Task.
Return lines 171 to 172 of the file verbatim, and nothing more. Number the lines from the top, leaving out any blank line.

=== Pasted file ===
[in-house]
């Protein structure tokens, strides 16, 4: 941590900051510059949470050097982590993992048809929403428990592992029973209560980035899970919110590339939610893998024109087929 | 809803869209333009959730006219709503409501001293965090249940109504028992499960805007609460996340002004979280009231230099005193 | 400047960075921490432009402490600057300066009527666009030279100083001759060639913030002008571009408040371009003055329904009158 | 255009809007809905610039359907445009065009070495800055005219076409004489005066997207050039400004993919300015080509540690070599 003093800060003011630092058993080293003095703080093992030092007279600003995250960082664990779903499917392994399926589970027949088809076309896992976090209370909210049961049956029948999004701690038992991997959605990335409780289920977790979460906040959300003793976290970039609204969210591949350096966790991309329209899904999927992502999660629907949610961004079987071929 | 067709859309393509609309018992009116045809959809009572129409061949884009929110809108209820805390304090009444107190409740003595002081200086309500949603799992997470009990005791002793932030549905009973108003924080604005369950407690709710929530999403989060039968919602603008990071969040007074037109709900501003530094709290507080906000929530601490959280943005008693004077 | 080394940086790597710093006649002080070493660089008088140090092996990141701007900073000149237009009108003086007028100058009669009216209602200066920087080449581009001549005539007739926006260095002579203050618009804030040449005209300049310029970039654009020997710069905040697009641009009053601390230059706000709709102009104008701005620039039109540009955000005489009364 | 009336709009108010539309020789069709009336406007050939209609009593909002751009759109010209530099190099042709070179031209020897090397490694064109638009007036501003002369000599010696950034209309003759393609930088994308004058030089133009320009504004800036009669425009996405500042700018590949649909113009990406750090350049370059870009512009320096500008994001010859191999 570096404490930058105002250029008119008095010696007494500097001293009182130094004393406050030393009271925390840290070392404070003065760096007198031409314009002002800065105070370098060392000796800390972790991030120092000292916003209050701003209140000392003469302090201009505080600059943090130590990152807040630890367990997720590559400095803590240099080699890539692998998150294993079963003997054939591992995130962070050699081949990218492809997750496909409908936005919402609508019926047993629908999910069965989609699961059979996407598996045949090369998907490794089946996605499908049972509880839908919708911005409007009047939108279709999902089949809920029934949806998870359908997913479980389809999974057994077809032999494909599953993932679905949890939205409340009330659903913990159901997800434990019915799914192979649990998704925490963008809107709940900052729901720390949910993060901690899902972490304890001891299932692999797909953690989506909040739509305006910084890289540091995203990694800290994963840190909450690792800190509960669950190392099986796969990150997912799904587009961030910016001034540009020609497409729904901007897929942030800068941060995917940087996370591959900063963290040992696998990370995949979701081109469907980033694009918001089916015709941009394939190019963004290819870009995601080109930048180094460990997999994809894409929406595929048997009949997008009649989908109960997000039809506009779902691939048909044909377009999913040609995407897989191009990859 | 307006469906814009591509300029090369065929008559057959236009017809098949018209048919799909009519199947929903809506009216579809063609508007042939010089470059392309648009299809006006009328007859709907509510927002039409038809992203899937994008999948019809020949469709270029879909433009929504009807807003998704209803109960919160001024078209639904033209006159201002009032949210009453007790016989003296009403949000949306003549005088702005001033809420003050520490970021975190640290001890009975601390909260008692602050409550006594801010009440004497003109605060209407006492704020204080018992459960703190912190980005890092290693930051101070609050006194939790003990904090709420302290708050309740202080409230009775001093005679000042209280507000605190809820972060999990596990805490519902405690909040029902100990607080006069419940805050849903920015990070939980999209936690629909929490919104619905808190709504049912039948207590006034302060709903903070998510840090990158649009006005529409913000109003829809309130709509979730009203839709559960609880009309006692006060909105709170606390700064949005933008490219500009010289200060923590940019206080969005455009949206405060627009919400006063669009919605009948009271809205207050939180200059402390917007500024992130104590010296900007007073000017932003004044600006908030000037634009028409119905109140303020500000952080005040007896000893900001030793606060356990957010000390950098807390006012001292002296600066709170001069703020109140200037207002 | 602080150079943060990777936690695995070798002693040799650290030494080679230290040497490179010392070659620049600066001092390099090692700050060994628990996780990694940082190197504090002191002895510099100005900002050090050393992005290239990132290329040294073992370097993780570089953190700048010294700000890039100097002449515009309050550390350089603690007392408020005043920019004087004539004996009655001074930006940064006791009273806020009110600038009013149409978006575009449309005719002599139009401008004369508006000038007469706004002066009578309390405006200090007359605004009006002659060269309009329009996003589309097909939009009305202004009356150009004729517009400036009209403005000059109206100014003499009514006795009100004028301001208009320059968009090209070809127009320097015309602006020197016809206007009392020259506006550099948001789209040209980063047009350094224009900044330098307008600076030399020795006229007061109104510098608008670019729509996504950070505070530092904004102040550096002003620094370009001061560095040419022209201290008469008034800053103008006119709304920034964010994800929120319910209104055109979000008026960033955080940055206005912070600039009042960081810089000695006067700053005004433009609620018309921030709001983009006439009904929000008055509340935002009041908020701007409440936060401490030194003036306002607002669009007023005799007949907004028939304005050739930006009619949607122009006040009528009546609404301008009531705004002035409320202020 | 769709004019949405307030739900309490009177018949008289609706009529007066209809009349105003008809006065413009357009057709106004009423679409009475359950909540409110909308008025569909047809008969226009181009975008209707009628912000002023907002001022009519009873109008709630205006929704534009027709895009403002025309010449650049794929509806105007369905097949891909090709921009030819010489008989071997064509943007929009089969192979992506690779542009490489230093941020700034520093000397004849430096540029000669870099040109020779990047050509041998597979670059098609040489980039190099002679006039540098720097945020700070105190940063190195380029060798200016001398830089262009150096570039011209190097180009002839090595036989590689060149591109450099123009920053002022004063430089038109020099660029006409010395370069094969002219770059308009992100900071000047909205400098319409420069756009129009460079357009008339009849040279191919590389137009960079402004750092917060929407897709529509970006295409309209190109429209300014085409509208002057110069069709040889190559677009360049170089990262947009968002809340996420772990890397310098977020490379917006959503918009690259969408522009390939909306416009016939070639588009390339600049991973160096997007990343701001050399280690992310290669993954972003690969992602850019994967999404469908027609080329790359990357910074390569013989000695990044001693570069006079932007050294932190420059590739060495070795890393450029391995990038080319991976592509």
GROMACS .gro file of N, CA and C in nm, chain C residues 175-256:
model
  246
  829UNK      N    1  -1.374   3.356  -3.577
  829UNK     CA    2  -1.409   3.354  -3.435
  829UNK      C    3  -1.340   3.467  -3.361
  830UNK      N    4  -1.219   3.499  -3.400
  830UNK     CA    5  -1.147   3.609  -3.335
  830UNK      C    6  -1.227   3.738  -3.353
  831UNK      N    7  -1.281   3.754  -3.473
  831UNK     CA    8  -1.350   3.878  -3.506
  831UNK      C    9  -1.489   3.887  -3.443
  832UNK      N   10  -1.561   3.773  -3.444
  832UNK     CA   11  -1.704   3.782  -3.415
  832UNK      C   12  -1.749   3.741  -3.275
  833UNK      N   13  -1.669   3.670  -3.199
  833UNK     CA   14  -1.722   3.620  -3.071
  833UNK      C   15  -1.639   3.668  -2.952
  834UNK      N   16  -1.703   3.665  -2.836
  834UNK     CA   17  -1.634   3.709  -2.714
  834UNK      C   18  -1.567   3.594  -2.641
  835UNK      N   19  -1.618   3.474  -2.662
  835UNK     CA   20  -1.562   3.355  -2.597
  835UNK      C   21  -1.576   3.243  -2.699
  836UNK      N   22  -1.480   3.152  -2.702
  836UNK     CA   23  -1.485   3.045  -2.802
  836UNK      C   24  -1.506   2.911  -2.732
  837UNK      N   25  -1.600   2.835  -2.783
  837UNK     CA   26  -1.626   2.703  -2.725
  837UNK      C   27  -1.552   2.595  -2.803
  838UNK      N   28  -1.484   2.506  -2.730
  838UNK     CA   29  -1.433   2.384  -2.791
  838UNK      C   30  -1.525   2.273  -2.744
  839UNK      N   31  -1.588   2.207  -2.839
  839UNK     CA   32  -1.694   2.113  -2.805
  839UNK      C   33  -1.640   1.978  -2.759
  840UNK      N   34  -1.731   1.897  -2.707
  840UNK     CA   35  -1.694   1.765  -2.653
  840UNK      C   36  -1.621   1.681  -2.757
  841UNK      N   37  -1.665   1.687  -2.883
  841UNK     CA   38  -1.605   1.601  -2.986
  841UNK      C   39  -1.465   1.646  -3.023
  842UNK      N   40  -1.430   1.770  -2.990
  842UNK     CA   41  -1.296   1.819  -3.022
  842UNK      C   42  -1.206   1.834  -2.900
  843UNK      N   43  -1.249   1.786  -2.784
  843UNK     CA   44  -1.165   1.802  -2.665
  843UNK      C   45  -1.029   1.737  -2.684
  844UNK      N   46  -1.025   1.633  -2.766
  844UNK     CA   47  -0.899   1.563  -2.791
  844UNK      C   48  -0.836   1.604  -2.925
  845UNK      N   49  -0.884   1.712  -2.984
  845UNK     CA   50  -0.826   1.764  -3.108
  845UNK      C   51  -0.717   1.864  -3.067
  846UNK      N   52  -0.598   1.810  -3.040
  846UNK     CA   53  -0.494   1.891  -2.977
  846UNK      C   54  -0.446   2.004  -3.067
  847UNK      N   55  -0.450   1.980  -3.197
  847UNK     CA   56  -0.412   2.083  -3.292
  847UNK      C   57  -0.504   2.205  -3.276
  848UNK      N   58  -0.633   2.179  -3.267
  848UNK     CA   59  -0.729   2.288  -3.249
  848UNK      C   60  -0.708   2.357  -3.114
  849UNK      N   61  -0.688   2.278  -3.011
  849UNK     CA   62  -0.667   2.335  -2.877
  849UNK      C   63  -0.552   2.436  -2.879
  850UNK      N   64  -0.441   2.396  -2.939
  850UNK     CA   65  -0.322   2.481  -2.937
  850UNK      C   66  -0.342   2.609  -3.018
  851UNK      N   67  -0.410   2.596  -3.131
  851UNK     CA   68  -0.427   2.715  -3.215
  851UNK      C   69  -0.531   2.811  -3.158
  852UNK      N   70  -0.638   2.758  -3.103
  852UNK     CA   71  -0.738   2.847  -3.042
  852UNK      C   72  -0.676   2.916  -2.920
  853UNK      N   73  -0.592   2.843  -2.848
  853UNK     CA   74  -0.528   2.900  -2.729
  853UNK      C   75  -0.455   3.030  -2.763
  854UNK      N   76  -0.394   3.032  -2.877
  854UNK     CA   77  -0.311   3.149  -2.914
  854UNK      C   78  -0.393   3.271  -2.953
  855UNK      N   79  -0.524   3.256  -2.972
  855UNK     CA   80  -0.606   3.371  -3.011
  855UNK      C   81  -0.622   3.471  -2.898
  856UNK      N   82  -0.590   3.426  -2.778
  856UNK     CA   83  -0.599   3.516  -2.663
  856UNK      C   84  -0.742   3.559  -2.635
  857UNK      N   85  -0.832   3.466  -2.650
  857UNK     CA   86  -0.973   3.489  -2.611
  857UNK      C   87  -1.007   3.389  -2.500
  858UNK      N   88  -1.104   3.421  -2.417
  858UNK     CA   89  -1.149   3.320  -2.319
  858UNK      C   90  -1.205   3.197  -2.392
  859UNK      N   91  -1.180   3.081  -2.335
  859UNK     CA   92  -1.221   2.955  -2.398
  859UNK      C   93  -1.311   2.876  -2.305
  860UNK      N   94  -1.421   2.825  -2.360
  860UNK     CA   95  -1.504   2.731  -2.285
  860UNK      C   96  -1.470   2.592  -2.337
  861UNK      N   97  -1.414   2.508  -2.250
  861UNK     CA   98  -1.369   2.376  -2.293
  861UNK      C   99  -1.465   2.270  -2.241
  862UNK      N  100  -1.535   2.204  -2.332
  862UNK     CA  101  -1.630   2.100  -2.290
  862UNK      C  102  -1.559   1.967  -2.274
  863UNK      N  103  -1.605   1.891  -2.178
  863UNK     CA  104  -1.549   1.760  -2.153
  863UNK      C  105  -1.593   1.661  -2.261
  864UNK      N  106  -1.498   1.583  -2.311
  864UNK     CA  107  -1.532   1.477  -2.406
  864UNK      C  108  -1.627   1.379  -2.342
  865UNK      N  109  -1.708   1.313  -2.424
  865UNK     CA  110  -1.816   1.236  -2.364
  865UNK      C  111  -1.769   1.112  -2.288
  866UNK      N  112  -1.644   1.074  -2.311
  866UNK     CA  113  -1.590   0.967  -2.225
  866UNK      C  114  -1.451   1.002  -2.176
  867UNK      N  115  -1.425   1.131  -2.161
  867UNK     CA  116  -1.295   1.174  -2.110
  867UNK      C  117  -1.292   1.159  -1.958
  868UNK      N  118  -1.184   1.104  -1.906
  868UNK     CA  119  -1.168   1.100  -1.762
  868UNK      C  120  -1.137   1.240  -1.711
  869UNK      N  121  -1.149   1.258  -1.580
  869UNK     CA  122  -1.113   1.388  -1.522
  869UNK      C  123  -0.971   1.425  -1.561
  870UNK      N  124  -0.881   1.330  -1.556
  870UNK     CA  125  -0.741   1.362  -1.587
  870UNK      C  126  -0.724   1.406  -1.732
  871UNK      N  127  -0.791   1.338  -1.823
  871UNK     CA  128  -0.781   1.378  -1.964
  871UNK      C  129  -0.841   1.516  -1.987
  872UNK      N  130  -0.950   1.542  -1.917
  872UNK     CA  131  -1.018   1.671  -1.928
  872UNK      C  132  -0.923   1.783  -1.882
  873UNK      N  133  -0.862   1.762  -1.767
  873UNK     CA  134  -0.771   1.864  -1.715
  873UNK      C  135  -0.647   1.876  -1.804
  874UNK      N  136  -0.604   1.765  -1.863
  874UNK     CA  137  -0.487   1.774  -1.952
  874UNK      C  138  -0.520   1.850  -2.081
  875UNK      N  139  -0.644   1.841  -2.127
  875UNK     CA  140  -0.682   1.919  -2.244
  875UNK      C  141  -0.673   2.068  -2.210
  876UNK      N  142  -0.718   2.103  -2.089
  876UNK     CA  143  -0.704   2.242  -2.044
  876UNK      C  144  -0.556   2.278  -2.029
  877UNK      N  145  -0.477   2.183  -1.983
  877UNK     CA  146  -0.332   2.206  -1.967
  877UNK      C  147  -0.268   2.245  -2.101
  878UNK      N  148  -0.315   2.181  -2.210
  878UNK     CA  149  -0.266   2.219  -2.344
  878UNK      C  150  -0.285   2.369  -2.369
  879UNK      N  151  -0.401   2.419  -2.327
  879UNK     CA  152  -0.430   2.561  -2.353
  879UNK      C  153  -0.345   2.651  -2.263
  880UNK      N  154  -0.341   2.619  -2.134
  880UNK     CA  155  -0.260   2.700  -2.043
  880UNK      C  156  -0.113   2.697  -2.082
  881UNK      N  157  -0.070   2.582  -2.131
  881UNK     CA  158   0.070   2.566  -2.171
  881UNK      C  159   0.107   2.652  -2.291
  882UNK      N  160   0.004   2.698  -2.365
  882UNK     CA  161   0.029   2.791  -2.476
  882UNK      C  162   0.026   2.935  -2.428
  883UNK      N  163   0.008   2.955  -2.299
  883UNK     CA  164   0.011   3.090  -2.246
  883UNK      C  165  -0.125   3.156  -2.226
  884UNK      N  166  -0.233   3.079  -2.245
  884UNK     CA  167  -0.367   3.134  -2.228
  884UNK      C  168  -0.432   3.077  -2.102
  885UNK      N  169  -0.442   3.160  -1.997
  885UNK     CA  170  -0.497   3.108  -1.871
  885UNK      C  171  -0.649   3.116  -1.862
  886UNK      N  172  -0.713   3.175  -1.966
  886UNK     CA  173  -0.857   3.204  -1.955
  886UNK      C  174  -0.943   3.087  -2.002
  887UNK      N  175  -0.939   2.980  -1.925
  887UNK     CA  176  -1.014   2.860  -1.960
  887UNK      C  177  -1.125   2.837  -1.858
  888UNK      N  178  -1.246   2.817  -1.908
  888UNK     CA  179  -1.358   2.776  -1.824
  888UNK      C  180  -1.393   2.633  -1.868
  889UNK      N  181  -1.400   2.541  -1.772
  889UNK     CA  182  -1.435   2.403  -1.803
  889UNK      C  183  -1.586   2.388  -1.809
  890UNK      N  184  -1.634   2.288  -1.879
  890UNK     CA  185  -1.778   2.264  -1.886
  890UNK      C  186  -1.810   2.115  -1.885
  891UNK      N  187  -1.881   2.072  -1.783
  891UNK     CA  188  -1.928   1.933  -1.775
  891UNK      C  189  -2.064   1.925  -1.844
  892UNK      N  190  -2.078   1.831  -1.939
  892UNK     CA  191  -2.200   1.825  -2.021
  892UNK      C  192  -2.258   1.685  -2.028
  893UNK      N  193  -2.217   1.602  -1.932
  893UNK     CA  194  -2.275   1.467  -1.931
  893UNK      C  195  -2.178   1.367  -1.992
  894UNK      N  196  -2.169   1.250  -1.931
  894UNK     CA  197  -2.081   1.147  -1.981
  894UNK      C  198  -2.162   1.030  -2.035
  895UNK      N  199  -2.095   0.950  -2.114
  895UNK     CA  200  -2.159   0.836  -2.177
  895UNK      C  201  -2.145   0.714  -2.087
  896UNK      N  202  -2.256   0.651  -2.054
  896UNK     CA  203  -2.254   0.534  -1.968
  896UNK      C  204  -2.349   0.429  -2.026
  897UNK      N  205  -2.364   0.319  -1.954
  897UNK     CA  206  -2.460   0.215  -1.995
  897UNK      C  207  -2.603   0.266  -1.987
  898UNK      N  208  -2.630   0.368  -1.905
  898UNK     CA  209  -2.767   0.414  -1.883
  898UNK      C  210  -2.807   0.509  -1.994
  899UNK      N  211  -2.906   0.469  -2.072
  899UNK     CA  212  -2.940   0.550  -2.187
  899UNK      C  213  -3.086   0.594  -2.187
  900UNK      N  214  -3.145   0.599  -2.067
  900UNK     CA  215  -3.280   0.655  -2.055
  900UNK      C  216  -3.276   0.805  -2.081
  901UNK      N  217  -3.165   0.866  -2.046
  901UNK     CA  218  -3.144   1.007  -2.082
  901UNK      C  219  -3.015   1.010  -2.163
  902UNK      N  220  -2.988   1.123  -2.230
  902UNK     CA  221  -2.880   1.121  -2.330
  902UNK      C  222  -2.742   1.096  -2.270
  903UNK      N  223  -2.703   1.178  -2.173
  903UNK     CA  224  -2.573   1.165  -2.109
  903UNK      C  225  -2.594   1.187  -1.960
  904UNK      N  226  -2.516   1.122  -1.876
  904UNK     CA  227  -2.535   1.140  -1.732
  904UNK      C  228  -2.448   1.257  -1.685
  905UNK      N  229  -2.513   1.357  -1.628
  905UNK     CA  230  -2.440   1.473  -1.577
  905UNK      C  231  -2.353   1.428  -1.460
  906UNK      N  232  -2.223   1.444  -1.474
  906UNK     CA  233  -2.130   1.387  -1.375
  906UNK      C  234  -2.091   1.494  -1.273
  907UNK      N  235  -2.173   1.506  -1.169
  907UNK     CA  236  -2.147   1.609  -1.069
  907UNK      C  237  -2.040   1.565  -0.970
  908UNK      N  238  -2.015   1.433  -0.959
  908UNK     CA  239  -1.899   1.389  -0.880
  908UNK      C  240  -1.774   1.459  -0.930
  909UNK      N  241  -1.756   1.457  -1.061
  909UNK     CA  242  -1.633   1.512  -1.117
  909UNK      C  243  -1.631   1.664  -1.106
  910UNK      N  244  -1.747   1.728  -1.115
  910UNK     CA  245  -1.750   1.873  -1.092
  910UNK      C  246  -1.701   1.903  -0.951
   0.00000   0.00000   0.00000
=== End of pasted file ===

  884UNK      N  166  -0.233   3.079  -2.245
  884UNK     CA  167  -0.367   3.134  -2.228